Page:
Our own Brendan wrote an incredible hands-on last week called “Phoenix Point is so much like XCOM it scares me” which is absolutely worth your read. The most fascinating part, to me, was about the bizarrely positive cooperation between the Firaxis studio and Snapshot, who see each other as collaborators instead of competition.

This attitude of incremental improvement is part of an odd relationship that’s arisen between Firaxis and Snapshot. Jullian Gollop and his team at Mythos may have invented XCOM back in the early nineties, but Firaxis re-invented it, putting Gollop’s new studio in the odd position of building upon a design that was already based on his own work. Imagine being asked to renovate a church, knowing that it was built on foundations of an even older temple you built yourself decades ago. A lot of people would be so affronted by this new religion, they’d want to knock that church down. Gollop wants to refurbish the steeple.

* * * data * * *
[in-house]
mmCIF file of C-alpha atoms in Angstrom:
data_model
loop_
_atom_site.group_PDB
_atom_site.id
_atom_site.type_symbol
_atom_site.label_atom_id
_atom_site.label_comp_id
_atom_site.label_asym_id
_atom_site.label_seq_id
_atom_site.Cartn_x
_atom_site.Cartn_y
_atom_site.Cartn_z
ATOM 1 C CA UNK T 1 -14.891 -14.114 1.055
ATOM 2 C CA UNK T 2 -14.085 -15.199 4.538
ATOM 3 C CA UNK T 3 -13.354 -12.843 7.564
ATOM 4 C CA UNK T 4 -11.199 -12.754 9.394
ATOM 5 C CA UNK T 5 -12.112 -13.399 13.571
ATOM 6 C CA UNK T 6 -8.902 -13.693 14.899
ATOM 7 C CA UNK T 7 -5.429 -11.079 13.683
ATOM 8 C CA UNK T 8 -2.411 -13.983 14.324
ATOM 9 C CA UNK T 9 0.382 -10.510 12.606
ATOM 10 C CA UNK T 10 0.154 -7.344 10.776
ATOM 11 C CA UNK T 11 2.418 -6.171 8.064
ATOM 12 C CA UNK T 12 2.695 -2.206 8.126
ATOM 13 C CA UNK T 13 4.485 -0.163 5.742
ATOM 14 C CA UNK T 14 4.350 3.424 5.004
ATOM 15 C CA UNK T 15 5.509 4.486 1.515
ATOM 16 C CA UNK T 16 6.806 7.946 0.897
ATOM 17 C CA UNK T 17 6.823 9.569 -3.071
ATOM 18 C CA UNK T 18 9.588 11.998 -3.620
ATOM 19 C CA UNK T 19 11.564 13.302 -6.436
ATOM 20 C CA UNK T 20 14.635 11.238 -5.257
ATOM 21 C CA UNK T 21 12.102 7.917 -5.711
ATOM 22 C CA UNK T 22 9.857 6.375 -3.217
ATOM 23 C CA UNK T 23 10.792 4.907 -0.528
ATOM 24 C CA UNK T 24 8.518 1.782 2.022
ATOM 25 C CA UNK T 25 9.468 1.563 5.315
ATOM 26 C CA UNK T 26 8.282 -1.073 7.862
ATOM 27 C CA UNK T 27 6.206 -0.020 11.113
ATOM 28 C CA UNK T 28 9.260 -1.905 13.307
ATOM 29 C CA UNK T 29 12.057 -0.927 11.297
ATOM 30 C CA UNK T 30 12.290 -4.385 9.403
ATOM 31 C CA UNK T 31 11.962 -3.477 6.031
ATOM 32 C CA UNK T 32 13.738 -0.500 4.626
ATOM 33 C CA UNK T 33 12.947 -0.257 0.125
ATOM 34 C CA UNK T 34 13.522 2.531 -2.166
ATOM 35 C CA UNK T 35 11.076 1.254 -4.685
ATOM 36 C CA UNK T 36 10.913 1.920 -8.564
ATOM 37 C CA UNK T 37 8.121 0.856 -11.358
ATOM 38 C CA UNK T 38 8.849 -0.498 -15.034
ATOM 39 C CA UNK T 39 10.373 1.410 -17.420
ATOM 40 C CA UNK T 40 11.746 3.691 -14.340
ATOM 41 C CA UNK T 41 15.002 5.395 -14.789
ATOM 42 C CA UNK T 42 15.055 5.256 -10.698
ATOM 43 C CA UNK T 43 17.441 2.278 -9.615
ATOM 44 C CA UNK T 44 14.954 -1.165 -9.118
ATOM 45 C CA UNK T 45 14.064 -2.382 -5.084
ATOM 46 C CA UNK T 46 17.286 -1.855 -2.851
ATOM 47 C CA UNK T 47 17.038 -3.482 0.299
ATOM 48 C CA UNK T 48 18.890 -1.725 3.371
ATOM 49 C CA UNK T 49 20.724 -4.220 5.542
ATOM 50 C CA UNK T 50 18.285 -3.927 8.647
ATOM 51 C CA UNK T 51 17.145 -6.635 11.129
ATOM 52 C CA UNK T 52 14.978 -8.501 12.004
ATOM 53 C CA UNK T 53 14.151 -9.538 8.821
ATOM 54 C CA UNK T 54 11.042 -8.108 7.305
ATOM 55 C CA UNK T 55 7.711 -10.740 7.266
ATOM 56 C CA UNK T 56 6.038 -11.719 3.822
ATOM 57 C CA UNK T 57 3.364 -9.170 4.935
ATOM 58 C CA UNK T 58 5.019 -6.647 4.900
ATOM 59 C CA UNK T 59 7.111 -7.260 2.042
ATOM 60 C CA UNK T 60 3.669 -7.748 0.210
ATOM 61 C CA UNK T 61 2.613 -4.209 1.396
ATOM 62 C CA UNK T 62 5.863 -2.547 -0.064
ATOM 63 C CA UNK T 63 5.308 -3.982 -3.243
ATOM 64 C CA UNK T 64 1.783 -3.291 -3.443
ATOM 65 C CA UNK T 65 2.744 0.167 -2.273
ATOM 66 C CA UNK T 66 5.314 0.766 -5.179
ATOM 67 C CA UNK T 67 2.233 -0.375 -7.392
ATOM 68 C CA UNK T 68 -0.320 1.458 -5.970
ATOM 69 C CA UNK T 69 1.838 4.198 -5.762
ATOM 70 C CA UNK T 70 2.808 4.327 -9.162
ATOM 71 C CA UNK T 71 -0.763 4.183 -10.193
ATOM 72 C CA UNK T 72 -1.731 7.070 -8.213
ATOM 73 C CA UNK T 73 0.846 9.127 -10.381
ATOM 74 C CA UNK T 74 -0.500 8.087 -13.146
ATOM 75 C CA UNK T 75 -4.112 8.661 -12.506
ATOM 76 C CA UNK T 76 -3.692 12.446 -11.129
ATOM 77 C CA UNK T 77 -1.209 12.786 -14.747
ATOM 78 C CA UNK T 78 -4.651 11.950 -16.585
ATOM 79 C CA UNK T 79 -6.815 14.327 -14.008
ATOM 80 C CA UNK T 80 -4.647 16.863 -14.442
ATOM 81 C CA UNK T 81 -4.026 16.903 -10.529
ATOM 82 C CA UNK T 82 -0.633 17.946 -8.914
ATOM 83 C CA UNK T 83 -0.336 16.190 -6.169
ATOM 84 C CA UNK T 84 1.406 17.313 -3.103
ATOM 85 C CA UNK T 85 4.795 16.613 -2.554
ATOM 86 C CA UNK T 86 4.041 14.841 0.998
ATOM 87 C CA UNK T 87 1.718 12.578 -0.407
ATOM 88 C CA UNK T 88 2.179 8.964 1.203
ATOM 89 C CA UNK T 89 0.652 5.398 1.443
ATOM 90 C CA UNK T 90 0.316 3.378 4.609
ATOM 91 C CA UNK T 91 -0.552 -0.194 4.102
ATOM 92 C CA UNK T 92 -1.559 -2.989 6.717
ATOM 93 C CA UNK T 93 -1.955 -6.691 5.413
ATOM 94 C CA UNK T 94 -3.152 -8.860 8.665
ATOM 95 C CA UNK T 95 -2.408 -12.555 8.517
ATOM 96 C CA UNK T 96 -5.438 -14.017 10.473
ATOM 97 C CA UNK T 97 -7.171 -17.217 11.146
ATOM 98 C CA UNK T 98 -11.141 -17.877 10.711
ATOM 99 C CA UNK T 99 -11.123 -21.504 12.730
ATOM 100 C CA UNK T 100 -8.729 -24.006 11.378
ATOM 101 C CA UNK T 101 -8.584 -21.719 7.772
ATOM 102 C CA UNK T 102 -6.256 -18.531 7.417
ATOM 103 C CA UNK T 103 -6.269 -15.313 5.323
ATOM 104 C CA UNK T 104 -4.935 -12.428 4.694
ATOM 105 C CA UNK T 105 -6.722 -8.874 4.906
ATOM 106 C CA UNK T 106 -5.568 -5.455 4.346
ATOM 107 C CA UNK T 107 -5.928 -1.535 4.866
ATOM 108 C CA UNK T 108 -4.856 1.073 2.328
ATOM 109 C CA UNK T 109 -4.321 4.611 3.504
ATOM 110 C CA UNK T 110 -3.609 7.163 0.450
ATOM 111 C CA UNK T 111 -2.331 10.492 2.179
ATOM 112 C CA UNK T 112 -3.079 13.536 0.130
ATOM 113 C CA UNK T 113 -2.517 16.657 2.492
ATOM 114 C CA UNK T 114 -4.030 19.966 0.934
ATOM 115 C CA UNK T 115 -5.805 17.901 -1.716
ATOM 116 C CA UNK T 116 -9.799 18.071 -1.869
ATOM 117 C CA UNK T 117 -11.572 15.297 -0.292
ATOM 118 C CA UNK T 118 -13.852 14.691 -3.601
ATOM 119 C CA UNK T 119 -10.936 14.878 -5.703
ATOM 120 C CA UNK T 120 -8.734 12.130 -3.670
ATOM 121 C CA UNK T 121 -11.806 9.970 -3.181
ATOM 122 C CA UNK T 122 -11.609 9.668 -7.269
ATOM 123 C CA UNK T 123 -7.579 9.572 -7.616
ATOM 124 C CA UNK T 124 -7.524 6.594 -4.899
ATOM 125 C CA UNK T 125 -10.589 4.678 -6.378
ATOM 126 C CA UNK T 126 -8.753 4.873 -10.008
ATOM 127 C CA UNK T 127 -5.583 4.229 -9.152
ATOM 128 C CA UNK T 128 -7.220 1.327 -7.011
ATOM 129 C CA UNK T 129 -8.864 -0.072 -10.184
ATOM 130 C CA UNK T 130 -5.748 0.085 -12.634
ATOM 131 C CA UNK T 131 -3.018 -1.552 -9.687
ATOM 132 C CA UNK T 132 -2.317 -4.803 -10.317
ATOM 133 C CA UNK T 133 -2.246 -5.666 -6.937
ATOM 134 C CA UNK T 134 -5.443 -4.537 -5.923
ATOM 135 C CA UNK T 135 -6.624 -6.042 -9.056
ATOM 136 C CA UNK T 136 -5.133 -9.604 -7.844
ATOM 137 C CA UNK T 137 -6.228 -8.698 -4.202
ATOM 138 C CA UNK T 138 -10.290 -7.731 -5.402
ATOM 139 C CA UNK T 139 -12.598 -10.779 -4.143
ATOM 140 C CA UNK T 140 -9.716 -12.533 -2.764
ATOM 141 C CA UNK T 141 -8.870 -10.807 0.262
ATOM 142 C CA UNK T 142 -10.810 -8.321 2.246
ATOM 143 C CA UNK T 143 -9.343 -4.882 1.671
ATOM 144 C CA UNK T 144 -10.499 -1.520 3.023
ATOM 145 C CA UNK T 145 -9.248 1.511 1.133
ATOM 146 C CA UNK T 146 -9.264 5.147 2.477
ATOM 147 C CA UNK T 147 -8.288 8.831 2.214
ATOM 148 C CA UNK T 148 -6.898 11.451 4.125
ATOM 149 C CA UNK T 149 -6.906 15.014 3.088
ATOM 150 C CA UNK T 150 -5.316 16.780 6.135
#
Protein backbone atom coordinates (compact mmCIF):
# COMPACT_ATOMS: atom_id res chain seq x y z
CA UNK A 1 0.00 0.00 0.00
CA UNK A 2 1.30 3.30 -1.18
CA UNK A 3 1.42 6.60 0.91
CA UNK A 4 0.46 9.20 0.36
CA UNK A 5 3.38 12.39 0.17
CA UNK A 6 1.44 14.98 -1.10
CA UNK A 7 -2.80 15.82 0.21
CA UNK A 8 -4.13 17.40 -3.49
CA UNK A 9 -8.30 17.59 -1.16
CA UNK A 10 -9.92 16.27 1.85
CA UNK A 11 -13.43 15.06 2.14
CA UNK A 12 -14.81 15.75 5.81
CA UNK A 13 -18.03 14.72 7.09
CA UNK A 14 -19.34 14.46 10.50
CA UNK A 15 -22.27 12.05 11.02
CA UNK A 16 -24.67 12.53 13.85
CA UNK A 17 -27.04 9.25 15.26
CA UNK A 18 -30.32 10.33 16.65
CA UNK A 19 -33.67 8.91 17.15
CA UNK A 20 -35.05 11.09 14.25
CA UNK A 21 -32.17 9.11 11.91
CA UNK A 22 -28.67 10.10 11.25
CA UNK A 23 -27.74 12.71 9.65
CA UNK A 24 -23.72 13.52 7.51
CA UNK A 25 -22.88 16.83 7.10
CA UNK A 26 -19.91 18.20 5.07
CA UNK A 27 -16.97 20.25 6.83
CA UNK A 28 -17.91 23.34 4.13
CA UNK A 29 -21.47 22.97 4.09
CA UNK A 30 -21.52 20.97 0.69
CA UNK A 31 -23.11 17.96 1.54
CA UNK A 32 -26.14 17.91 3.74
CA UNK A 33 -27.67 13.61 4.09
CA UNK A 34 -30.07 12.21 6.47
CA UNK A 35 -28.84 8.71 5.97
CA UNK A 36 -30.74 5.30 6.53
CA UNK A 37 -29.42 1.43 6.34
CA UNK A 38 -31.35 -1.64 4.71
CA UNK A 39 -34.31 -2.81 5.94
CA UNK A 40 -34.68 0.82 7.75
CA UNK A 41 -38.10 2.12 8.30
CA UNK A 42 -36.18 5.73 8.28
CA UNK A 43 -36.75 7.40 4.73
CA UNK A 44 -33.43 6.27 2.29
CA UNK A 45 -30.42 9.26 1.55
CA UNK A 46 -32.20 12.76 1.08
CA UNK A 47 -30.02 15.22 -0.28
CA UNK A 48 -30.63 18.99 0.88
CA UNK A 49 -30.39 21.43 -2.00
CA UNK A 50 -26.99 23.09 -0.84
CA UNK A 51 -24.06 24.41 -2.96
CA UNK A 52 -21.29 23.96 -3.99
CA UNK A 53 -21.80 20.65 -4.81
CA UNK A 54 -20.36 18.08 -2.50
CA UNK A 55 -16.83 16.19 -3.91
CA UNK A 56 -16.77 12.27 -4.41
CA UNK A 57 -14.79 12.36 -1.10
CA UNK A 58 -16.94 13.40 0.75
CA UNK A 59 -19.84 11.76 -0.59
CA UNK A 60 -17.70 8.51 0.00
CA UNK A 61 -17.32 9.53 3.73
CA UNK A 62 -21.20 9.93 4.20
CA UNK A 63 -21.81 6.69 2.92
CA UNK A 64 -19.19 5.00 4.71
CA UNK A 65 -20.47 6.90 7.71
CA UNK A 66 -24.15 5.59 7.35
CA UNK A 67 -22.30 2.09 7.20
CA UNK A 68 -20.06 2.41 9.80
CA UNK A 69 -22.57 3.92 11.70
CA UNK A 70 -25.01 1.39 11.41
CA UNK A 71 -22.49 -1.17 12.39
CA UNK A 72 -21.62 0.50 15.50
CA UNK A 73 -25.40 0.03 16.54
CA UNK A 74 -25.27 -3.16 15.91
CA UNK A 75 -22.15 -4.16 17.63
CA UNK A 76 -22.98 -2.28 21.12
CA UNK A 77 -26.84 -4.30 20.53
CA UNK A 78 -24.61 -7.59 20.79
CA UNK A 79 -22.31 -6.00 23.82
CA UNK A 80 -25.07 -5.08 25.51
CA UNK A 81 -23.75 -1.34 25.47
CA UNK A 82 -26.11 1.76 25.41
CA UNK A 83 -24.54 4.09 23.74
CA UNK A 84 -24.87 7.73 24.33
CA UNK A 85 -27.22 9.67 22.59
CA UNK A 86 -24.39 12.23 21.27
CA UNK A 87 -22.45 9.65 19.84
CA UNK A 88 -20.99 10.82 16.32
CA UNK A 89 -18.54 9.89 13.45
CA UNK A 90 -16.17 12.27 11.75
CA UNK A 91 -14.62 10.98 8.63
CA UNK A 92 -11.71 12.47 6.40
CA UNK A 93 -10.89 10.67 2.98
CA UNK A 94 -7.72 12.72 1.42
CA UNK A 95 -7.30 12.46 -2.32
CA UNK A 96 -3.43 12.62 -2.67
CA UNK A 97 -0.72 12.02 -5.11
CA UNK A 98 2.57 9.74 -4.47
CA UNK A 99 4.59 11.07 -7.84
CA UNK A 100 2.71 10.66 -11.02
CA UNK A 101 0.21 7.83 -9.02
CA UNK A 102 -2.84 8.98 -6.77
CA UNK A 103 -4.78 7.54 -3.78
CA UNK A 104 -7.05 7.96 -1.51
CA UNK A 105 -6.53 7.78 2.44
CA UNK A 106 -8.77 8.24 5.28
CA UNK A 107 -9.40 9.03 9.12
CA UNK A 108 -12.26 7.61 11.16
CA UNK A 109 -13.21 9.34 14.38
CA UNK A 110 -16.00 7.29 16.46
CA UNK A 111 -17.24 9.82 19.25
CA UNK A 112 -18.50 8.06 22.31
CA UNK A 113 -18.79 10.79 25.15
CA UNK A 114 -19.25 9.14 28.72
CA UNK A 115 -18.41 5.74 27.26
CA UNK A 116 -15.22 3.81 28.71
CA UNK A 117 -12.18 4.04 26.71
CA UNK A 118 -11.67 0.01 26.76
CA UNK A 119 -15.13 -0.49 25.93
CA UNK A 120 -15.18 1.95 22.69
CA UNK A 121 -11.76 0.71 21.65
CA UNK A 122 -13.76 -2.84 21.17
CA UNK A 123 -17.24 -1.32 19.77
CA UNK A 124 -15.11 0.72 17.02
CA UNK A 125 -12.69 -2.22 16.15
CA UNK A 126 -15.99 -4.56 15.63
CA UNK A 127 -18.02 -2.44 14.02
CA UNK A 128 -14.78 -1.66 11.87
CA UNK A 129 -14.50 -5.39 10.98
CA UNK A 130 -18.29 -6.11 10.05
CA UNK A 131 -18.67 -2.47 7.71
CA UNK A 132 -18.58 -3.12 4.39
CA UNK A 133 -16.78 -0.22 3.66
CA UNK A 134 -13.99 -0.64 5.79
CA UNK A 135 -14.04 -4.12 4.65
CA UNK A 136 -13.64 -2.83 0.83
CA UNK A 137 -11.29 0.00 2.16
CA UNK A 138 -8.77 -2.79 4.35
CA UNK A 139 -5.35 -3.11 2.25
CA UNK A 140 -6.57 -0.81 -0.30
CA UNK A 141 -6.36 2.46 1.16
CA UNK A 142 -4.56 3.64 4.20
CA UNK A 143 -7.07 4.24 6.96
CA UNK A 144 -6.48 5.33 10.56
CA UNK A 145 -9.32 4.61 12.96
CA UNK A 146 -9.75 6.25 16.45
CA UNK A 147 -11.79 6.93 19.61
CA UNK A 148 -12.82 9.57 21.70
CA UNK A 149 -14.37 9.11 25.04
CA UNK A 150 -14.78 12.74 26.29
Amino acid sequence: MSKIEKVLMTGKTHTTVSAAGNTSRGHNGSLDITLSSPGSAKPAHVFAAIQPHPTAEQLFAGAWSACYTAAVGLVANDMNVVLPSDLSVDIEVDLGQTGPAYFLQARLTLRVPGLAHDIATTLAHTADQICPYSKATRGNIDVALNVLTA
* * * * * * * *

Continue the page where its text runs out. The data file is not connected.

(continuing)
That’s just… not what you’d expect from two studios making titles this similar.

The game is currently set for a December 2018 release date. Also, the possibility of a Switch version of the game has been floated, thanks to the surprise success of Mario + Rabbids Kingdom Battle — a game that sent me down a wormhole of other IPs that deserve to be XCOMified.

Here’s a play-through of just one level.

Here’s a March development update video from the team, featuring cool robots. Yeah, I had to specify cool robots. Not all robots are inherently cool.


  1. dethtoll says:

    I am still outrageously excited for this. It might be the one game coming out relatively soonish that I actually care about enough to remember is coming out.

  2. icecreamjones says:

    $100k per month isn’t exactly laying around money for a game studio – thats enough for about 10 staffers with overhead fulltime

    • Werthead says:

      They’re based in Bulgaria where I believe the costs go a fair bit further, but yeah, it doesn’t go anywhere near as far as you’d think.

    • April March says: